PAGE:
If you’re looking to stir up some lively dinner conversation, bring up the name Edward Snowden. The former intelligence analyst is a lightning rod for hot debates over what constitutes espionage and the rights of people versus the rights of the government.
As I’m sure you know by now, Snowden is accused by the U.S. government of leaking details of several top-secret U.S. and British government mass surveillance programs to the press this past spring. This case got me thinking about security and its importance in the business world. While a breach of security within a company may not have the same tumultuous impact as one involving a country, it can still wreak havoc and have severe repercussions and cause companies to lose millions of dollars in profits.
Many companies such as LSI have intellectual property that needs to be closely guarded because of its great value and the significant financial investment that went into its development.
Corporate espionage is not uncommon in the business world, especially when competition is intense and companies are constantly trying to one-up each other. A timely example is a Massachusetts technology firm, known as AMSC, that’s embroiled in a legal battle over its intellectual property rights. News media coverage has exposed “the sometimes tawdry world of economic espionage between companies battling for preeminence in emerging energy markets.”
In AMSC’s case, news reports indicate the company has laid off hundreds of workers and lost millions of dollars as the result of software theft. It’s also spent an untold amount of money pursuing the perpetrators in court, and its legal efforts are far from over.
Ensuring strict security key to prevention
Preventing corporate espionage (also referred to as industrial espionage) isn’t impossible, but companies need to be diligent and constantly focused on ensuring security protocols are strictly followed. We have a host of preventive measures that we enforce at LSI, several of which I believe apply in general to many companies, especially those with an international presence.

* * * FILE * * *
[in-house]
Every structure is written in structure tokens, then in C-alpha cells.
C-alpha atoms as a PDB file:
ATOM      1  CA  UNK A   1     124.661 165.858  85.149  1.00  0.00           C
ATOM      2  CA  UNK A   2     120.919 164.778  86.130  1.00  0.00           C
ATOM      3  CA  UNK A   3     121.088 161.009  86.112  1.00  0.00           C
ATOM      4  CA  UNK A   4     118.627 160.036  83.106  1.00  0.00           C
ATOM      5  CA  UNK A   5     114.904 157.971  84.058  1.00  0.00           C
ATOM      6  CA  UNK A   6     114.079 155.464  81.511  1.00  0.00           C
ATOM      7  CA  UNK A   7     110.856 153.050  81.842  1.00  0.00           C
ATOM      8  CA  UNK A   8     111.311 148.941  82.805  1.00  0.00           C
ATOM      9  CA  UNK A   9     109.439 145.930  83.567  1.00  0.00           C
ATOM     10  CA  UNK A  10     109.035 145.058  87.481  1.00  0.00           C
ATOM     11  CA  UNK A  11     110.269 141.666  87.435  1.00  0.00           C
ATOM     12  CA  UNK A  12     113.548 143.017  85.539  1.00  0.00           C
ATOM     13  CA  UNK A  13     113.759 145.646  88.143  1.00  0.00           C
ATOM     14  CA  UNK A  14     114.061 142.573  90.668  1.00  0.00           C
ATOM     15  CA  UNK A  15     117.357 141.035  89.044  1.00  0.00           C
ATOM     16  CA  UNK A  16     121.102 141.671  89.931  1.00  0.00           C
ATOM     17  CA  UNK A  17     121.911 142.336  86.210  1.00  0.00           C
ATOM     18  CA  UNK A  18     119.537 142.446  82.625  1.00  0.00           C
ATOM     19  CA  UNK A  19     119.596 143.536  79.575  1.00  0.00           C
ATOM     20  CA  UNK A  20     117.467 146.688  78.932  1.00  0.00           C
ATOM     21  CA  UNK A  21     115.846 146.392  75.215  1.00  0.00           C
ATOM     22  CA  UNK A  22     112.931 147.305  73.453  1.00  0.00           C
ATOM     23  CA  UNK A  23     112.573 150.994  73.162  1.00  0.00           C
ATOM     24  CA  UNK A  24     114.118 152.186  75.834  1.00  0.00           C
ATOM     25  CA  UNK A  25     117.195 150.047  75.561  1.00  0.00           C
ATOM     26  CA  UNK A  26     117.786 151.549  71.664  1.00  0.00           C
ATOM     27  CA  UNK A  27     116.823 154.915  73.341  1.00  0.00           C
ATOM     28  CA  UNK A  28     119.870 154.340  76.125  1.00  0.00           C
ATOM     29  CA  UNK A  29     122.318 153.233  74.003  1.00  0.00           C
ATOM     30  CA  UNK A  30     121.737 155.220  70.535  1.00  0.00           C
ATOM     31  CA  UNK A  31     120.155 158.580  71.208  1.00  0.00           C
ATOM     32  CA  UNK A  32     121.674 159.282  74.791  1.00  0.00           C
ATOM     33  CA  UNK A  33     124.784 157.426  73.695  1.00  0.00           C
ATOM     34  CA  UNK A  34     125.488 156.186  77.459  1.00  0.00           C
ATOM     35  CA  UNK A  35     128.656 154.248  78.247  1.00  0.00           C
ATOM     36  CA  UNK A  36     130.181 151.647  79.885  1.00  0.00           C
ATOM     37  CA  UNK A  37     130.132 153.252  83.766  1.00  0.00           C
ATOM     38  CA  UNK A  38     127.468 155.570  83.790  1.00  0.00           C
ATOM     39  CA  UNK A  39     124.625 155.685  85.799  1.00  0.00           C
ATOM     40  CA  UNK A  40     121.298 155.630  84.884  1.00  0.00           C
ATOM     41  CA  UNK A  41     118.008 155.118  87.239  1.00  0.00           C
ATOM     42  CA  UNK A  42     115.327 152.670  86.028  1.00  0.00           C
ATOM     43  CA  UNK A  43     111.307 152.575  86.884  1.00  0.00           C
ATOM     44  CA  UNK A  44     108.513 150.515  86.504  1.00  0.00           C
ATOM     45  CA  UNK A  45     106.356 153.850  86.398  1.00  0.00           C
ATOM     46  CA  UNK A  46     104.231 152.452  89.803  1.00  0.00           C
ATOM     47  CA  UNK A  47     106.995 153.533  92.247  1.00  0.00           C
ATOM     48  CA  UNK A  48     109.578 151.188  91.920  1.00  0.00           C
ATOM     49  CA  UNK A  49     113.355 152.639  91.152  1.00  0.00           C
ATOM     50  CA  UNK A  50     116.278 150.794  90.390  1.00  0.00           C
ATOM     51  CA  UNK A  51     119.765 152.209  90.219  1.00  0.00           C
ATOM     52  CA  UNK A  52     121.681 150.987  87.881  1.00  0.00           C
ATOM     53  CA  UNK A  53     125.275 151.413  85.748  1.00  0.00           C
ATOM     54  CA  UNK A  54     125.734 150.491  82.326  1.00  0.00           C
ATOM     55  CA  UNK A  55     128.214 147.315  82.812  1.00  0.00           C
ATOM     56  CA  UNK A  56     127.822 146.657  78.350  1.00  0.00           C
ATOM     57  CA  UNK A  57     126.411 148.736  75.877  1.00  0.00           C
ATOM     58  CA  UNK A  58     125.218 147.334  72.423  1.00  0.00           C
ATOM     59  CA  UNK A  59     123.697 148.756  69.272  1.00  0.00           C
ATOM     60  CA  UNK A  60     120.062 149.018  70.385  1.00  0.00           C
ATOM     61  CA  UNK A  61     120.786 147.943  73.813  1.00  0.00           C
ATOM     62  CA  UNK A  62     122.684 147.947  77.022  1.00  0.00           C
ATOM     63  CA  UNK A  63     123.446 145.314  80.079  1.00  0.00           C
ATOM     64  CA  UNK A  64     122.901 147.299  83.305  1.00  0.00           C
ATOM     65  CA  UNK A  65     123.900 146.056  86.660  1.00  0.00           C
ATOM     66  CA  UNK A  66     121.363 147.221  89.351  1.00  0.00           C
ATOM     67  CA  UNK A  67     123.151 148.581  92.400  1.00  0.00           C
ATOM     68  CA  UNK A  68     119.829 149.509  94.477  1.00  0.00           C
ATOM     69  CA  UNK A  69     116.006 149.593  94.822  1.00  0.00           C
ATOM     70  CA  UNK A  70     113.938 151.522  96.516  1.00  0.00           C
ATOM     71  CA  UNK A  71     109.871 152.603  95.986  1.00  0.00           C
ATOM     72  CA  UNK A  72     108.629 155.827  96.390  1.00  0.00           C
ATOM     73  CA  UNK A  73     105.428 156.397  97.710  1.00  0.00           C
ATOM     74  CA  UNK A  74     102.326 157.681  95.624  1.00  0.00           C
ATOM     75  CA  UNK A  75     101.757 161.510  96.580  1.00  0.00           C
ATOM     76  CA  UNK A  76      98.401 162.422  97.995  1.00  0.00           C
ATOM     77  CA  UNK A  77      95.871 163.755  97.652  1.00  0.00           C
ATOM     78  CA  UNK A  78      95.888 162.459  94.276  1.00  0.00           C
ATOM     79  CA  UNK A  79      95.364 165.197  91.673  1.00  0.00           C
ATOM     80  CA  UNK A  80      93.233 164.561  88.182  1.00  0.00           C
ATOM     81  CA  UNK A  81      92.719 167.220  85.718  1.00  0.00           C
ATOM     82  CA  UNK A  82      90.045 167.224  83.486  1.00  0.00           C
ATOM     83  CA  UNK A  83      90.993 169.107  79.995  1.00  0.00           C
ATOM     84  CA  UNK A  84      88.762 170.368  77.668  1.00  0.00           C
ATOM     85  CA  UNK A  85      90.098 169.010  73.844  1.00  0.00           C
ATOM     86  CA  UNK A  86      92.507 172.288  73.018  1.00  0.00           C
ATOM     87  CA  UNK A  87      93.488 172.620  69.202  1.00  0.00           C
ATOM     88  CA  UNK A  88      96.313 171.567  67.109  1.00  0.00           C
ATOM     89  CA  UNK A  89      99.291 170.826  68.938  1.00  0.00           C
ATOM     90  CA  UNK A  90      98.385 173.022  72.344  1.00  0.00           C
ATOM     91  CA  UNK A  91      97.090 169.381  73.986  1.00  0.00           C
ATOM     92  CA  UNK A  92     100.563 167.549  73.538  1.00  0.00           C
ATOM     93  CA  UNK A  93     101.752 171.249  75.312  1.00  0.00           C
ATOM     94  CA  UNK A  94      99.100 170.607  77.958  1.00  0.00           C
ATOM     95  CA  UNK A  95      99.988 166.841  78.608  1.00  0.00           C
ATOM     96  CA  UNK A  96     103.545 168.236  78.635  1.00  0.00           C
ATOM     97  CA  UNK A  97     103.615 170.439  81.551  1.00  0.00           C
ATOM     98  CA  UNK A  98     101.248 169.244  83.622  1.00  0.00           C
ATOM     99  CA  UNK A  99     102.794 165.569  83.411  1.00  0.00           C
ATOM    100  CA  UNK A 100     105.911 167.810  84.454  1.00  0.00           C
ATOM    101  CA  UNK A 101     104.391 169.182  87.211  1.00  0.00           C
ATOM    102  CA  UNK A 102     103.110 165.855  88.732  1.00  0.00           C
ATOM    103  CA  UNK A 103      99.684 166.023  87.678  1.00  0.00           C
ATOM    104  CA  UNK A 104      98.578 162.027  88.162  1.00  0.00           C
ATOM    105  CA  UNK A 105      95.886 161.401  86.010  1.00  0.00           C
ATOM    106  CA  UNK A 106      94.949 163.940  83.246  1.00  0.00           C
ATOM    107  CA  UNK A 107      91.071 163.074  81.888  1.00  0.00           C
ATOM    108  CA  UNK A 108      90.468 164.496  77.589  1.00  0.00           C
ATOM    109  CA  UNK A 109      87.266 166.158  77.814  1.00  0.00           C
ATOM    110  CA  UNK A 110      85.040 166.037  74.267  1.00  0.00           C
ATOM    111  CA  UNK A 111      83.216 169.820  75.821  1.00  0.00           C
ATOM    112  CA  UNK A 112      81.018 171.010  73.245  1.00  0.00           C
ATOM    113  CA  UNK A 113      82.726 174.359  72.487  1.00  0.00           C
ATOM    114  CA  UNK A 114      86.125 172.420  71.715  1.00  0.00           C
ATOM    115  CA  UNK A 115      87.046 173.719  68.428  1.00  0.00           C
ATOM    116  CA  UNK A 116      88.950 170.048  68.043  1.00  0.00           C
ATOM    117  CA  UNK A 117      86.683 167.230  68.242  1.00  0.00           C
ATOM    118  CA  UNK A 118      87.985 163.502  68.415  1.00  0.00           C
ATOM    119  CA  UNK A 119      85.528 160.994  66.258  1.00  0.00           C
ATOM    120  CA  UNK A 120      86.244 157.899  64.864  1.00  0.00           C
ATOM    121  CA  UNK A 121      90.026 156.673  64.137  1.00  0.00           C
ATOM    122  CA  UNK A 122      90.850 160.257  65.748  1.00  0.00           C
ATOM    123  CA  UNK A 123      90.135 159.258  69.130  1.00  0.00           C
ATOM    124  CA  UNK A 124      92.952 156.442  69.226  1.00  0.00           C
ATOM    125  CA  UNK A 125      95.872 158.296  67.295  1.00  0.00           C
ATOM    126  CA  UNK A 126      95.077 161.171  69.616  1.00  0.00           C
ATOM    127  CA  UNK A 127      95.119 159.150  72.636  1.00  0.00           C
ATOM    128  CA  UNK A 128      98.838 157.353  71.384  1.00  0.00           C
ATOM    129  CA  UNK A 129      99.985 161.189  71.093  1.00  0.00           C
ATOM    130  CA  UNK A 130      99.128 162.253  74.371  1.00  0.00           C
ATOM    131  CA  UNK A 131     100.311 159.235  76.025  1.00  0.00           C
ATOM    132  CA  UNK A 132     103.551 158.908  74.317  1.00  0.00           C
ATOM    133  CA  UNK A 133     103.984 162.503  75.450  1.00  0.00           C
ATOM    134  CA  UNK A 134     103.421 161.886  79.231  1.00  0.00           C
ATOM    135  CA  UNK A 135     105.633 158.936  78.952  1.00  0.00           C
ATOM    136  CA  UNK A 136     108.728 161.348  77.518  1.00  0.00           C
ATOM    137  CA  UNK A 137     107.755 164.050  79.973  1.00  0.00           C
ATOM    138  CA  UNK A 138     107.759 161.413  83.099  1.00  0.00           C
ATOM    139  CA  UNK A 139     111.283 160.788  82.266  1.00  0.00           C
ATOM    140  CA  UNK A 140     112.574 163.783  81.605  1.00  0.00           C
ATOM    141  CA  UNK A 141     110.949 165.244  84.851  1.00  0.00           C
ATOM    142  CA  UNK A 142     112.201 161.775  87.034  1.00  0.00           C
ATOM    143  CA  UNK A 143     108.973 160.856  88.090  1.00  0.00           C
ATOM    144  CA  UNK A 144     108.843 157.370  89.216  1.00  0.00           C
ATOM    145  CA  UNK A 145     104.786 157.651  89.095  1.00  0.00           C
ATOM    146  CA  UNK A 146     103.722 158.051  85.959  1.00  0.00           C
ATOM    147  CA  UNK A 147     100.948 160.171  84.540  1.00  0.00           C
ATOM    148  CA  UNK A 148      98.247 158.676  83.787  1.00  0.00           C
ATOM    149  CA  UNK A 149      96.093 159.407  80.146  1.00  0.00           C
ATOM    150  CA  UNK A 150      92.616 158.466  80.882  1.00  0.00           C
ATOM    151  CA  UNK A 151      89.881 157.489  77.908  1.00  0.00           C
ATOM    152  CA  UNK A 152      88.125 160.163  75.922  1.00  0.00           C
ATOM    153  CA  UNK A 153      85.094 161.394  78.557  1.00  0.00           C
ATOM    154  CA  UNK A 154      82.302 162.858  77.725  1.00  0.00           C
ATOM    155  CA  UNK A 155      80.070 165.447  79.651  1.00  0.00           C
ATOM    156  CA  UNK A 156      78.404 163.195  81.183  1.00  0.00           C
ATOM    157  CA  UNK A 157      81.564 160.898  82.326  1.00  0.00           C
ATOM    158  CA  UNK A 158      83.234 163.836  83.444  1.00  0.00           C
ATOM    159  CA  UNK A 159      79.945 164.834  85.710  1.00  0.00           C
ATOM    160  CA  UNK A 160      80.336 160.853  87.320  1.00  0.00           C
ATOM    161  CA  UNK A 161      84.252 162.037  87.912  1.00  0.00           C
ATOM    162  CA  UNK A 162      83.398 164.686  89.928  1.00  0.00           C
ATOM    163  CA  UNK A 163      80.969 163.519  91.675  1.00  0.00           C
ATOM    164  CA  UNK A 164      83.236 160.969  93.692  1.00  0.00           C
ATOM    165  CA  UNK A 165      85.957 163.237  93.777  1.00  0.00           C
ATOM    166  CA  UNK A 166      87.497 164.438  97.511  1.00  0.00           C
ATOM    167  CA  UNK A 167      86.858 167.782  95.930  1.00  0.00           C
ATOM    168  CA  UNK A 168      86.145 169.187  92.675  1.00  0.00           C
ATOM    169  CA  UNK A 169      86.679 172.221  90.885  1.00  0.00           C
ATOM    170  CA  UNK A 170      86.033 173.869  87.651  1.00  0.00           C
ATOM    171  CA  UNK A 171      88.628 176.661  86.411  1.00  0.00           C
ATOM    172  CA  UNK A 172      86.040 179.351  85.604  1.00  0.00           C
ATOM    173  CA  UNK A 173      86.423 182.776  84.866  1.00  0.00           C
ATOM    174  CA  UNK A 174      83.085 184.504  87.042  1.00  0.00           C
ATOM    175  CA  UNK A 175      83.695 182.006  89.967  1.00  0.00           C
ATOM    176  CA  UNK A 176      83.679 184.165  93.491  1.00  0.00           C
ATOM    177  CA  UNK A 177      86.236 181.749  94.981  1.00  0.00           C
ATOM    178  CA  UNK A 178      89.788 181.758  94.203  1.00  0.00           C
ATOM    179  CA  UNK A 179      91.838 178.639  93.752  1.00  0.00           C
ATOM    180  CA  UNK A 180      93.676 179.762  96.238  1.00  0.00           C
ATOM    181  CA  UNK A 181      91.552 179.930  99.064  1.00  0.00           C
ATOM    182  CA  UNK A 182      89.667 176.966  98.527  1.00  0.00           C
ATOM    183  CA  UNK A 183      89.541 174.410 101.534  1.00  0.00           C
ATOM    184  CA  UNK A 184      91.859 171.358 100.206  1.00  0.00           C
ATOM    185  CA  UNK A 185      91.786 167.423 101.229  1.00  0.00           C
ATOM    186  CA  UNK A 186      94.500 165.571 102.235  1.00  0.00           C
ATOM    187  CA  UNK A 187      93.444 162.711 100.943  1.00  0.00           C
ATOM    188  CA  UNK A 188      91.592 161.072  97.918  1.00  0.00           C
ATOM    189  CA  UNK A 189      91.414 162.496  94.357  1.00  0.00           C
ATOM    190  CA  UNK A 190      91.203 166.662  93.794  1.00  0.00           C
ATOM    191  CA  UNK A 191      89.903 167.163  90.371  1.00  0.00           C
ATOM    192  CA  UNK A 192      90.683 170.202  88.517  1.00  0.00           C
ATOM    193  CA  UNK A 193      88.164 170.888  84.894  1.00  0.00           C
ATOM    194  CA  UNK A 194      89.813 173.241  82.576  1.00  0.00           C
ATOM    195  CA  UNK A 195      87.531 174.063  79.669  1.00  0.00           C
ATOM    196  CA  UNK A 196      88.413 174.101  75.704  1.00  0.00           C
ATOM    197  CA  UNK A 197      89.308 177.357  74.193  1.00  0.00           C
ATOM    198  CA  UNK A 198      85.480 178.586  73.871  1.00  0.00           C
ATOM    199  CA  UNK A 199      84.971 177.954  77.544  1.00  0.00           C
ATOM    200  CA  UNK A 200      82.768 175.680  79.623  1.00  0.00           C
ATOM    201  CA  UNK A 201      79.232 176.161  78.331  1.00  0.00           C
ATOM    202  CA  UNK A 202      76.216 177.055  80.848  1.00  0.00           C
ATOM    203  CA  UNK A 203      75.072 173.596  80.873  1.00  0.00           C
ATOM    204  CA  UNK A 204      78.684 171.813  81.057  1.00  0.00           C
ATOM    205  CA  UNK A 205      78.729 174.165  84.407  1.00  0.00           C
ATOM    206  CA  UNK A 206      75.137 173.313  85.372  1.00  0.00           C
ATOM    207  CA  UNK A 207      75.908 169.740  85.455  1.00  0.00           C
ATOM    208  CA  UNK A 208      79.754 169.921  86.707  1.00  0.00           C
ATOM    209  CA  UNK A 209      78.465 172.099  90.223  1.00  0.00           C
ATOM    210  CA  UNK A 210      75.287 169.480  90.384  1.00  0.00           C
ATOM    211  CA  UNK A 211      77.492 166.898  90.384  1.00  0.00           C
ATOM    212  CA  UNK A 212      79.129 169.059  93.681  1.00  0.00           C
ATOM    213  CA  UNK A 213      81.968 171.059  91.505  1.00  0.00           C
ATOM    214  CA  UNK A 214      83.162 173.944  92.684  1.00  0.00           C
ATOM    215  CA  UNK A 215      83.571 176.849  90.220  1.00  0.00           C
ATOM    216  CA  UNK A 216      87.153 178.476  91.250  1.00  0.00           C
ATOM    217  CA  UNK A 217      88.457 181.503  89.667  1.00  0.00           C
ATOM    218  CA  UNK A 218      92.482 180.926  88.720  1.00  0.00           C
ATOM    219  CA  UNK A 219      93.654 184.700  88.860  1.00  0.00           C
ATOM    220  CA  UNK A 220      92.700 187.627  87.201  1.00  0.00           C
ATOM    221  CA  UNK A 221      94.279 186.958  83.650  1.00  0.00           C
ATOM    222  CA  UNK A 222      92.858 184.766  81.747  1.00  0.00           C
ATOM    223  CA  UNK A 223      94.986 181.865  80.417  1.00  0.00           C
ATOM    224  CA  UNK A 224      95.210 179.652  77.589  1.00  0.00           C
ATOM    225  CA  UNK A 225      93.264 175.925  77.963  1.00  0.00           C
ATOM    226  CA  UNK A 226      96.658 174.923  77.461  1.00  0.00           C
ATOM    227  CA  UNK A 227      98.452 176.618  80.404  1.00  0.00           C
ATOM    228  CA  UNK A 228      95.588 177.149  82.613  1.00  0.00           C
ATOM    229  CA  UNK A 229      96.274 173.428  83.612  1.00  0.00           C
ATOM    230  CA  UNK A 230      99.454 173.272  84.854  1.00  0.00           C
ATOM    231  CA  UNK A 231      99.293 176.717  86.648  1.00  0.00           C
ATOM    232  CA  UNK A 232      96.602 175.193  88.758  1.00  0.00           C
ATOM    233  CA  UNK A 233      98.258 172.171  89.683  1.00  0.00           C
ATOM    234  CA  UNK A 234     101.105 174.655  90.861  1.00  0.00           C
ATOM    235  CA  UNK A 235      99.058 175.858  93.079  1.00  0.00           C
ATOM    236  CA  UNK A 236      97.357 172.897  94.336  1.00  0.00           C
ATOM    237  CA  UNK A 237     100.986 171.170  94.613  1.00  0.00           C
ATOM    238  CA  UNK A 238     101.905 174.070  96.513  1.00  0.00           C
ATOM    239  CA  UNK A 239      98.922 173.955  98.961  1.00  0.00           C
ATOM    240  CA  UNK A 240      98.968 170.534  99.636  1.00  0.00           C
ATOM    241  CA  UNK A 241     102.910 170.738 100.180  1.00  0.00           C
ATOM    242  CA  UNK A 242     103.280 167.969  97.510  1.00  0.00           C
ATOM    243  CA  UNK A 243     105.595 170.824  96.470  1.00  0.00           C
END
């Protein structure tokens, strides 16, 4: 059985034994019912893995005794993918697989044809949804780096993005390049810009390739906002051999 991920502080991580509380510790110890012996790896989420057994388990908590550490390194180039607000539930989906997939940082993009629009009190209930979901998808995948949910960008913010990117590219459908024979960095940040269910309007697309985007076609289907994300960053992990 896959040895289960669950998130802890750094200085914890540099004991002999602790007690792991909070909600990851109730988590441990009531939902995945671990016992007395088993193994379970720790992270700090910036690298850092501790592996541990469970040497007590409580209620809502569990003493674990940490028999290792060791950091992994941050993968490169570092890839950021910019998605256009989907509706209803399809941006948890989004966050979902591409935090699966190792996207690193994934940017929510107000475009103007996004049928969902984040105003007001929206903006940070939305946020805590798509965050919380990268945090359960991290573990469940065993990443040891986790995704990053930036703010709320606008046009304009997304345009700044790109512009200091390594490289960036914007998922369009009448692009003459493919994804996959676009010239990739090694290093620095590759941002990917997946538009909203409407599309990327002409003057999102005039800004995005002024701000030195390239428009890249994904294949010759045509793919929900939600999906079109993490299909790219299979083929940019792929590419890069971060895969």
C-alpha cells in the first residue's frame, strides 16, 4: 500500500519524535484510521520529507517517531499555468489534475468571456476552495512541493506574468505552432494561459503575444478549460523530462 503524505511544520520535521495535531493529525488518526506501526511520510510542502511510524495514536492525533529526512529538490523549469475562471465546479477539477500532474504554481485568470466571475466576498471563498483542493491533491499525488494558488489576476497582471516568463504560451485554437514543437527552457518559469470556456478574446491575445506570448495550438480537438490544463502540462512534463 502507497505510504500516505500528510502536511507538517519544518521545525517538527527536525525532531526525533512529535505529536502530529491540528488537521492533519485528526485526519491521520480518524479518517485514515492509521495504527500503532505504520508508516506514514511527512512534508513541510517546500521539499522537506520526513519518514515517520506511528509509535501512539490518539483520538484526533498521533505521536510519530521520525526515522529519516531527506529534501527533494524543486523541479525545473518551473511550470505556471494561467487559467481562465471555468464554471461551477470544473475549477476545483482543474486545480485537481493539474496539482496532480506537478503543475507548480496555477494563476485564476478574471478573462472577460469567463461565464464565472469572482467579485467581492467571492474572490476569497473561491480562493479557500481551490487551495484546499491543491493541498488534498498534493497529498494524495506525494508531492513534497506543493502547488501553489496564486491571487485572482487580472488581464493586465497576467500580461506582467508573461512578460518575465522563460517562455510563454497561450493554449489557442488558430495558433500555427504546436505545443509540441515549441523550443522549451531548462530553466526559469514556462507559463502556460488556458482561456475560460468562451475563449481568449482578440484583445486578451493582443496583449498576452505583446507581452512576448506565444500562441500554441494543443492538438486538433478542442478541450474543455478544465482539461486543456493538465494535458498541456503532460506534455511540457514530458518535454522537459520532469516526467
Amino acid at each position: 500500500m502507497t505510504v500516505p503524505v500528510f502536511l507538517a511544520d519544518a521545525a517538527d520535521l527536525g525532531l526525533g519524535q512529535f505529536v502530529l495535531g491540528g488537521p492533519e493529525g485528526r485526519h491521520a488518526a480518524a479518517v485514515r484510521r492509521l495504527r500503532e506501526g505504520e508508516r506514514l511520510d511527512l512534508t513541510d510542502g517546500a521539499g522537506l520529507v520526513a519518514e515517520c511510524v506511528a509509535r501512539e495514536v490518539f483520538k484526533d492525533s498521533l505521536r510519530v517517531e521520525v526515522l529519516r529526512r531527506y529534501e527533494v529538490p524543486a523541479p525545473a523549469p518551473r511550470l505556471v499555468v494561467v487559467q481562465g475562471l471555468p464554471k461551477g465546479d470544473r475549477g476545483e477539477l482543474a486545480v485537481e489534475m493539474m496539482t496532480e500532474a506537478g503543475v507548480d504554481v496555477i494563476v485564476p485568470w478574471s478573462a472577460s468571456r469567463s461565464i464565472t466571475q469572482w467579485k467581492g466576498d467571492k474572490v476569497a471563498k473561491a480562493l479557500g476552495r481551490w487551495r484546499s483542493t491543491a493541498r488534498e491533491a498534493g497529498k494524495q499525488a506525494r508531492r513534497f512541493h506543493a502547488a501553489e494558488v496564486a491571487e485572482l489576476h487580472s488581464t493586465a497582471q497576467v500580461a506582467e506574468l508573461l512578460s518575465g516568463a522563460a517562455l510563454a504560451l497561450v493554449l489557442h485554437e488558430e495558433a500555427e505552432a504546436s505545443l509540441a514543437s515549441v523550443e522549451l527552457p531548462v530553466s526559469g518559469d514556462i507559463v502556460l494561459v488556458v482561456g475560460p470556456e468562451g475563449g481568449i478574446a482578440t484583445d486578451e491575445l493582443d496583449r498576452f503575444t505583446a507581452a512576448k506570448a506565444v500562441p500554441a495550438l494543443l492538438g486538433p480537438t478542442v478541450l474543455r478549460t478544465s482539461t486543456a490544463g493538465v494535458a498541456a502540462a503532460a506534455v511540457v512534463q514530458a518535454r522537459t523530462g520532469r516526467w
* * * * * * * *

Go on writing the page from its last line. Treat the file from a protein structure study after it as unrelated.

Many of these security steps are just a matter of common sense, such as prohibiting visitors from entering offices and other areas where sensitive information, material or products are kept. Or keeping laptops with you or storing them in a secure place when traveling.
Other measures include encrypting or password-protecting sensitive data; carefully using cloud-based services, having non-disclosure agreements in place when appropriate, and using complex passwords on computers and smart phones.
Security often extends beyond protecting a company’s trade secrets. If you’re dealing with customers’ proprietary property, that needs to be closely guarded as well. One slip and you could jeopardize a client’s livelihood and lose it as a customer forever.
Working with employees helps companies remain on safe ground
At LSI, we have a vigorous training program around IP protection. We are continually educating our employees as well as contractors about proper security protocols. Reinforcing these procedures is an ongoing and necessary part of doing business. Companies need to work hand in hand with their employees to make sure they understand the importance of keeping intellectual property, trade secrets and other sensitive material secure.
In today’s world, security can’t be left to chance. There’s too much at stake to be that cavalier.